Oahu’s popular Diamond Head Crater Summit Trail returned to regular visiting hours this past weekend after completion of a three-month trail repair project.
The trail is once again open to hikers from 6 a.m. to 6 p.m. daily, following the end of nearly $1 million in improvements to sections of the trail necessitated by heavy use and erosion of vertical rock faces. Repairs began in November, curbing weekday hours of operation.
But the upgrades won’t stop there.
The Hawaii State Parks Division is beginning a new phase of summit-area repairs that will include the lookout area, a narrow ledge near the summit and construction of a new summit loop trail. The state doesn’t anticipate any trail closures during this phase of repairs.
The 1.6-mile trail to the summit of Leahi (the Hawaiian name for Diamond Head crater) is the most popular hiking trail in Hawaii, attracting more than 1.3 million people annually—the equivalent of 2,500 visitors a day. It was built in 1906 as part of Oahu’s coastal defense system, and remnants of its military history are still evident on the trail.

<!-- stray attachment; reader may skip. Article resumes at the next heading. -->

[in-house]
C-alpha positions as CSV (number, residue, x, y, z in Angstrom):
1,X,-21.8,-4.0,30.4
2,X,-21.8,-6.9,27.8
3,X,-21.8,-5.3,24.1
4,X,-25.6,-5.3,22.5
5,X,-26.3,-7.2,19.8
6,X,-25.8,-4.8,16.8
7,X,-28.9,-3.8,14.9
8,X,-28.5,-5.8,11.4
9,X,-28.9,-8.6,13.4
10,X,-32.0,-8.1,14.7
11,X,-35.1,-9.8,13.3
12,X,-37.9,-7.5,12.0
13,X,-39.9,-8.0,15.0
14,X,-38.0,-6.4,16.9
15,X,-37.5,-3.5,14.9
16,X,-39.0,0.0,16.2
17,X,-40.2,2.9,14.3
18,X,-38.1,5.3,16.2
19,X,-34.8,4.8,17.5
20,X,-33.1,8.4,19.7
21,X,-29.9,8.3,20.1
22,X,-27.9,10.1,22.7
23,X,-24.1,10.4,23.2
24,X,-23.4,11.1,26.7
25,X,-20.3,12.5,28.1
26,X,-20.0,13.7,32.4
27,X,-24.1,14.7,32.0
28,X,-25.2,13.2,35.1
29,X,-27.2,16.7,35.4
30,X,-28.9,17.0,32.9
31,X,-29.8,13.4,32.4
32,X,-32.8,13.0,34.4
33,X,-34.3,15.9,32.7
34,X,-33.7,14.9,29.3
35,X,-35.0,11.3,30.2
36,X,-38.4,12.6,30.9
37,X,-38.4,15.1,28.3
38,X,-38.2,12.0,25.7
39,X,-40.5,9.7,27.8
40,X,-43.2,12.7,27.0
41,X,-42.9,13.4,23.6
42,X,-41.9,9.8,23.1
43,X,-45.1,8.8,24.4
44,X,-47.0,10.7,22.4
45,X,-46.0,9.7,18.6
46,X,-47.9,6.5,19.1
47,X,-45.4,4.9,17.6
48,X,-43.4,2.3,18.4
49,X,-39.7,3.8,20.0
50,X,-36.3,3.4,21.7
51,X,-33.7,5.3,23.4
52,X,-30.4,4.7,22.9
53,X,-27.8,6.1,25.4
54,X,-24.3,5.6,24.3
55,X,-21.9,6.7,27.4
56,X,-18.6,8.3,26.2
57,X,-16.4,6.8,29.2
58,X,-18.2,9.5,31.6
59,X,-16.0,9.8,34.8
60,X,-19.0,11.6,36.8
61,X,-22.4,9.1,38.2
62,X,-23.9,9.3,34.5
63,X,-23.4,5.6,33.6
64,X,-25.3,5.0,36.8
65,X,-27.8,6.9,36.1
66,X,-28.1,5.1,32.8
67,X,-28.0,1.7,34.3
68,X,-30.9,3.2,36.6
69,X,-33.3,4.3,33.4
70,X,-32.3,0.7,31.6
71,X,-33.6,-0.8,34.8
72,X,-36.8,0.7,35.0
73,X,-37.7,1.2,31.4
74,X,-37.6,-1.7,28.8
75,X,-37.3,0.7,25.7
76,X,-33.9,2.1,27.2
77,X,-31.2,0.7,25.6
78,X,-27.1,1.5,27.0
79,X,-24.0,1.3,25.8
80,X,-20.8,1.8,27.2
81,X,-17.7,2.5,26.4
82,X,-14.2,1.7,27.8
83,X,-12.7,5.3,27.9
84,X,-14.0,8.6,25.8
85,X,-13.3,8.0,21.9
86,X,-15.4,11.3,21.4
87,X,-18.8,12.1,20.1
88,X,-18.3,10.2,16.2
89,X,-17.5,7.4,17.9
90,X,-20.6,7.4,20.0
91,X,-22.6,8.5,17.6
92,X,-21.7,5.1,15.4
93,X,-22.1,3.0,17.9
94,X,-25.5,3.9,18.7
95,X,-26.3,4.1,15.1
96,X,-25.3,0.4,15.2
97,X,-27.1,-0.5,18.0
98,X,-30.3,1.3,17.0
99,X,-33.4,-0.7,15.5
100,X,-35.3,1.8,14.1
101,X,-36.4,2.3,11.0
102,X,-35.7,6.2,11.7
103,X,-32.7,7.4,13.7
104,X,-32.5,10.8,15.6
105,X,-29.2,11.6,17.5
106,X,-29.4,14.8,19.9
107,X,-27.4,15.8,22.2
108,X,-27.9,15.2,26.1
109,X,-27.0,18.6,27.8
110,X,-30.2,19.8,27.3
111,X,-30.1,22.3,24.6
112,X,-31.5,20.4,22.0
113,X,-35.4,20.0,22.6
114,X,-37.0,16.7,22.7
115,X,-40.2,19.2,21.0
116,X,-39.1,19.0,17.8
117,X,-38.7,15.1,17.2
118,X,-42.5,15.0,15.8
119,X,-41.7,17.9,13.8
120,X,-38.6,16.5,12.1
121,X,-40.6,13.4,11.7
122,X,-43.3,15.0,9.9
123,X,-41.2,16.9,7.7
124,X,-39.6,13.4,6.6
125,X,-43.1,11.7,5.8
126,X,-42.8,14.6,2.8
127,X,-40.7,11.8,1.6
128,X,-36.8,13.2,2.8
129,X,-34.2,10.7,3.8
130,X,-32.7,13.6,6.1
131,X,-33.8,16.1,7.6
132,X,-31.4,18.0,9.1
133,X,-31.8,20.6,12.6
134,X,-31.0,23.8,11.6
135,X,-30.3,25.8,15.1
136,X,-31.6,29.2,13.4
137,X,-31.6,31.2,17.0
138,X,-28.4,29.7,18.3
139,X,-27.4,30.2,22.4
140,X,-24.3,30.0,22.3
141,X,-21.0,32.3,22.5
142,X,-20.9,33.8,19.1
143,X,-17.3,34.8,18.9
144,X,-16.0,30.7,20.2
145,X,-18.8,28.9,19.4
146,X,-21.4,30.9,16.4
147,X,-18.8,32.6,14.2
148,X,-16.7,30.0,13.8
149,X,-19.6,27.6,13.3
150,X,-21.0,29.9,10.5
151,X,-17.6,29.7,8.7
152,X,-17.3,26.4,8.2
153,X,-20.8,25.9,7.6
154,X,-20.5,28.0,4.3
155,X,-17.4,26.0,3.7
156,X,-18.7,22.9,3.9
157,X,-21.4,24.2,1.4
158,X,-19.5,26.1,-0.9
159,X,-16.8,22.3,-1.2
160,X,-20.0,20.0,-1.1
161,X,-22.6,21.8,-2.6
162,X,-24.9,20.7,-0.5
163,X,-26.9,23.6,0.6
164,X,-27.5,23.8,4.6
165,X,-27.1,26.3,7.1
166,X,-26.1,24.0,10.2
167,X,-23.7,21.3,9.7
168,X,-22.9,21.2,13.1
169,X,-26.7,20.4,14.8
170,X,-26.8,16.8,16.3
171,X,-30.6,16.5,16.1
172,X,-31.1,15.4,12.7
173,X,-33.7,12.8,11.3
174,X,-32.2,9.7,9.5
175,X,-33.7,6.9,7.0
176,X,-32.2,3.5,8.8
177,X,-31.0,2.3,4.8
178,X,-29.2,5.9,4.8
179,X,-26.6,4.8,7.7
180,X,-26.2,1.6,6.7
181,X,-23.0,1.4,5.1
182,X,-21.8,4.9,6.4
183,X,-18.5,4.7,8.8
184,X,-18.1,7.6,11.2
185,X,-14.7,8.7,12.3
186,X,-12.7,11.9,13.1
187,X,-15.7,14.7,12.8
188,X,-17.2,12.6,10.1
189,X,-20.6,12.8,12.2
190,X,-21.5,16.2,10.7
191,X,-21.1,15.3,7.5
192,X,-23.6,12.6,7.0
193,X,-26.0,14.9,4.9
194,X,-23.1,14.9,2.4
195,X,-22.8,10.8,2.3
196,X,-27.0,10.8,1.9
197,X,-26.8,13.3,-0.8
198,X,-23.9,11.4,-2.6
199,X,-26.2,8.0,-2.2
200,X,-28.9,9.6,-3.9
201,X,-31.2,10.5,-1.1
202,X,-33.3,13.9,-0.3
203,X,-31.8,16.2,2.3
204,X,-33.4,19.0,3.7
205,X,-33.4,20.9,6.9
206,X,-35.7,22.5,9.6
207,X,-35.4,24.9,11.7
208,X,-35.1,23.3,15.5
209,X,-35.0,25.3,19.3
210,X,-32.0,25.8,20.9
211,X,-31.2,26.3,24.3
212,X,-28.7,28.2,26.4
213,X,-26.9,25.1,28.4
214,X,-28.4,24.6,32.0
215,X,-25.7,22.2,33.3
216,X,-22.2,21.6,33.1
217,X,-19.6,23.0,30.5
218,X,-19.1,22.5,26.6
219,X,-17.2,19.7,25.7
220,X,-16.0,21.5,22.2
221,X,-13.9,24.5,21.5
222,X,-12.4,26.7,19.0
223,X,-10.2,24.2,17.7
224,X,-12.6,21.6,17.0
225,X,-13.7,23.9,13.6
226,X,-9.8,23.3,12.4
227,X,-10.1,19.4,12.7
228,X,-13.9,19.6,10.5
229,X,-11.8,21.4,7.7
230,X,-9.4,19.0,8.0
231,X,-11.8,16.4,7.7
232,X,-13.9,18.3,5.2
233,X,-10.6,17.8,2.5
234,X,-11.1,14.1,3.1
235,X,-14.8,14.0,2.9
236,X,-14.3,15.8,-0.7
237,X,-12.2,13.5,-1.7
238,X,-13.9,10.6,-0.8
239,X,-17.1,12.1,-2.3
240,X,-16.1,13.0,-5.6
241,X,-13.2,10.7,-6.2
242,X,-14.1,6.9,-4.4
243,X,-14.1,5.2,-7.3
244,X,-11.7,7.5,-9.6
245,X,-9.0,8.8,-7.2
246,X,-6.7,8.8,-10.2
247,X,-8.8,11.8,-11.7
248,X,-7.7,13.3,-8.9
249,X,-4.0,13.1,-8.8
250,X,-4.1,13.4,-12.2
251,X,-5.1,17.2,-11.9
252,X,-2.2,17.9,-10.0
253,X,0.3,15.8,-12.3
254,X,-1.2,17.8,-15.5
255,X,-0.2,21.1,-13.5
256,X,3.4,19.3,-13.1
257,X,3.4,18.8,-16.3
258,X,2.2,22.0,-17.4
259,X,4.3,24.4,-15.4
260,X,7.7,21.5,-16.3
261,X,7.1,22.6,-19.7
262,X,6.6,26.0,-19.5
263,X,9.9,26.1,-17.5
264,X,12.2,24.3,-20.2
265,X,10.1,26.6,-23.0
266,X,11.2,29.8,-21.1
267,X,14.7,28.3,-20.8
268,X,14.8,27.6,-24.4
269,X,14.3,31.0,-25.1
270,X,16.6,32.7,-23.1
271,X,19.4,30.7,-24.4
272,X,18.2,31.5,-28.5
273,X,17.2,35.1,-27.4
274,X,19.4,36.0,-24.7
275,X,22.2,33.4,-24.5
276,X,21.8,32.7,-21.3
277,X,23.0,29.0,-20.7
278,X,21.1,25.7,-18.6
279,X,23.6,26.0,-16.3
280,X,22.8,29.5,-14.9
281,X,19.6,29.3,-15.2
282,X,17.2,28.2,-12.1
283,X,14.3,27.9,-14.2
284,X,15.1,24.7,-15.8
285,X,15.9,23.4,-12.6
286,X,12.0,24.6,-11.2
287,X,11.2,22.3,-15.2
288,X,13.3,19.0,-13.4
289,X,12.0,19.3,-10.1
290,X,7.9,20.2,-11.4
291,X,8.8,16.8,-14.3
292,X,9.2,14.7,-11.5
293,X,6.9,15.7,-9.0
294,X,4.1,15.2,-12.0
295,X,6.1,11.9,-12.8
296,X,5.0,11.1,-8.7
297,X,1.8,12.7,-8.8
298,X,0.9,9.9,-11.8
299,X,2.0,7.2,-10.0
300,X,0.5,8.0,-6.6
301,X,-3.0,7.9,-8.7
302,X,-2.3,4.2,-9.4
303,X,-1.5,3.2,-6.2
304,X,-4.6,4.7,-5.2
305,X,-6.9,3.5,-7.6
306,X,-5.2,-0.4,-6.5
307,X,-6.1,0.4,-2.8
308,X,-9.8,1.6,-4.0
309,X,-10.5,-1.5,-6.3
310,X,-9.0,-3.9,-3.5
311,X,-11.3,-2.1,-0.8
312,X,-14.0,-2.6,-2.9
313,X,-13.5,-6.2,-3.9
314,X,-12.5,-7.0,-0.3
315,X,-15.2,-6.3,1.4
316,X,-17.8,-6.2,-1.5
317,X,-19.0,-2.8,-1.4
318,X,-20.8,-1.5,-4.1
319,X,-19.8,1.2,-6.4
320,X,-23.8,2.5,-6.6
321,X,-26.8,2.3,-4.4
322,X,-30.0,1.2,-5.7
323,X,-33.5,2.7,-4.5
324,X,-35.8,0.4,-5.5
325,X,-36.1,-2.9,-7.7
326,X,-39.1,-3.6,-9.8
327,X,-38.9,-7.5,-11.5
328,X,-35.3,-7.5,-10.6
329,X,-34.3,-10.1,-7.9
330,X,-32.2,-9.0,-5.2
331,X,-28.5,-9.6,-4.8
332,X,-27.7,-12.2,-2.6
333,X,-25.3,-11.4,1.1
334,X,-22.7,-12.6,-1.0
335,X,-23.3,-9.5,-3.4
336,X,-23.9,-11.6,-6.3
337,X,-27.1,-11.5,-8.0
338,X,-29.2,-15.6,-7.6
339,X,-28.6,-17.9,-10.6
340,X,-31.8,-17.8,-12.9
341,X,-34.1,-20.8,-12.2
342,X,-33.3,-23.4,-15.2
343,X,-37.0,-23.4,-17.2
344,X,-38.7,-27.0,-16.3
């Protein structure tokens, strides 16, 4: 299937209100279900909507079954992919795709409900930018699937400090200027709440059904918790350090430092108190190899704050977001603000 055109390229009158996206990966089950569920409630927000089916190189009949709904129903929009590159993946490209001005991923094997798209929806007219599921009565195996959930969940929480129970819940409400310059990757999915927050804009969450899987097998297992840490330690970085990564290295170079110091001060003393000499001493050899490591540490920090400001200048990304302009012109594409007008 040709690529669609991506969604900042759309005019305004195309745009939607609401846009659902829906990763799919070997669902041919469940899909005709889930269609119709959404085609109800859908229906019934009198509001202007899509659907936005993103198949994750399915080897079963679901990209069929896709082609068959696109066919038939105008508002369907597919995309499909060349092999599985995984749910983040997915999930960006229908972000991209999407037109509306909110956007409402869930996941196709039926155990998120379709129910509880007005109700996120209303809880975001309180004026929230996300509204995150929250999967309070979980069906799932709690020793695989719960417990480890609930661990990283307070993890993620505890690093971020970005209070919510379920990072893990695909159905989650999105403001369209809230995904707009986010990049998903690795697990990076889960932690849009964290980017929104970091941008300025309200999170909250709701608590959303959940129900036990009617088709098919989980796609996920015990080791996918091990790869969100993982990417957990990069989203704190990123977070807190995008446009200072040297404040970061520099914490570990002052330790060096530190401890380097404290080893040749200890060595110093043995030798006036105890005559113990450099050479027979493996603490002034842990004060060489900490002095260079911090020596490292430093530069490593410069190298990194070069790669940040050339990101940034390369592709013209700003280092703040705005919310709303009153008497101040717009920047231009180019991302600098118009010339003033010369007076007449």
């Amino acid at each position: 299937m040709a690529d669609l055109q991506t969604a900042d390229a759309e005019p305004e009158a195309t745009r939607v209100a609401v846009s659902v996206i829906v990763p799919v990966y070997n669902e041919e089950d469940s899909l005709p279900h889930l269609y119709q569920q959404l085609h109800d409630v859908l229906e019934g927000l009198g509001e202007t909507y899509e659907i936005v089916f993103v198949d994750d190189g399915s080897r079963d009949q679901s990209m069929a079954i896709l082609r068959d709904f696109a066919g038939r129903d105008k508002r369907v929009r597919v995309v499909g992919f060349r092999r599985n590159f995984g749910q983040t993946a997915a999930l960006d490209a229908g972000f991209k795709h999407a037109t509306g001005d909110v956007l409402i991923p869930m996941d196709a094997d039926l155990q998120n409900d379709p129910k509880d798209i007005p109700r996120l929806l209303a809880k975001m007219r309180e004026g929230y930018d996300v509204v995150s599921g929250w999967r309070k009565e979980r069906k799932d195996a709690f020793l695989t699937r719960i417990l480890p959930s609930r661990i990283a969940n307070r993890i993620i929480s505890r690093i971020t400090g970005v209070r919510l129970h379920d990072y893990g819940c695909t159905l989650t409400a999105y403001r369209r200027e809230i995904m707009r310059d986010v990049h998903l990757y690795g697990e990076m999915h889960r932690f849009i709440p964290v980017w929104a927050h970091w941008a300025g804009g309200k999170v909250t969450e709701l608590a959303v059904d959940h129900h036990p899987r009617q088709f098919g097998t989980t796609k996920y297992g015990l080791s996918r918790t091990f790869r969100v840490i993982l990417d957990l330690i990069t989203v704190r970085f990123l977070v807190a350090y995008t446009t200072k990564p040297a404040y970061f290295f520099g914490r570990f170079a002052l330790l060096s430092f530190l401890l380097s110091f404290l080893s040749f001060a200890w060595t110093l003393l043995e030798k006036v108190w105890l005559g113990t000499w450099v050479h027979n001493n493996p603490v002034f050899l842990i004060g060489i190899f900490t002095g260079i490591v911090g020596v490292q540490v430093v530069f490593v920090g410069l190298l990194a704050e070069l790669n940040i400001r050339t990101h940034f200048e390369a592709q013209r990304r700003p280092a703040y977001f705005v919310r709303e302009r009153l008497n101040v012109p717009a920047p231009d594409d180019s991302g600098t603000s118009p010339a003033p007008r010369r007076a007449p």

This moderately strenuous hike begins inside the crater, which last erupted more than 500,000 years ago. Much of the trail is a natural tuff surface and features a multitude of switchbacks traversing the steep interior slope of the crater wall. The hike includes a steep stairwell—about 100 steps—and a lighted 225-foot tunnel.
But trust us, the caloric burn is worth it once you emerge from a long-abandoned military bunker at the summit.
The view at the top is one of the best of Oahu’s south shore. On clear days you can see the entire shoreline from Koko Head tuff cone near the suburb of Hawaii Kai, to the Waianae Mountains on Oahu’s leeward side.
For more information on visiting Diamond Head State Monumment, click the Hawaii State Parks Division's crater and hiking trail webpage.
Photo of view from Diamond Head summit: Wikipedia Commons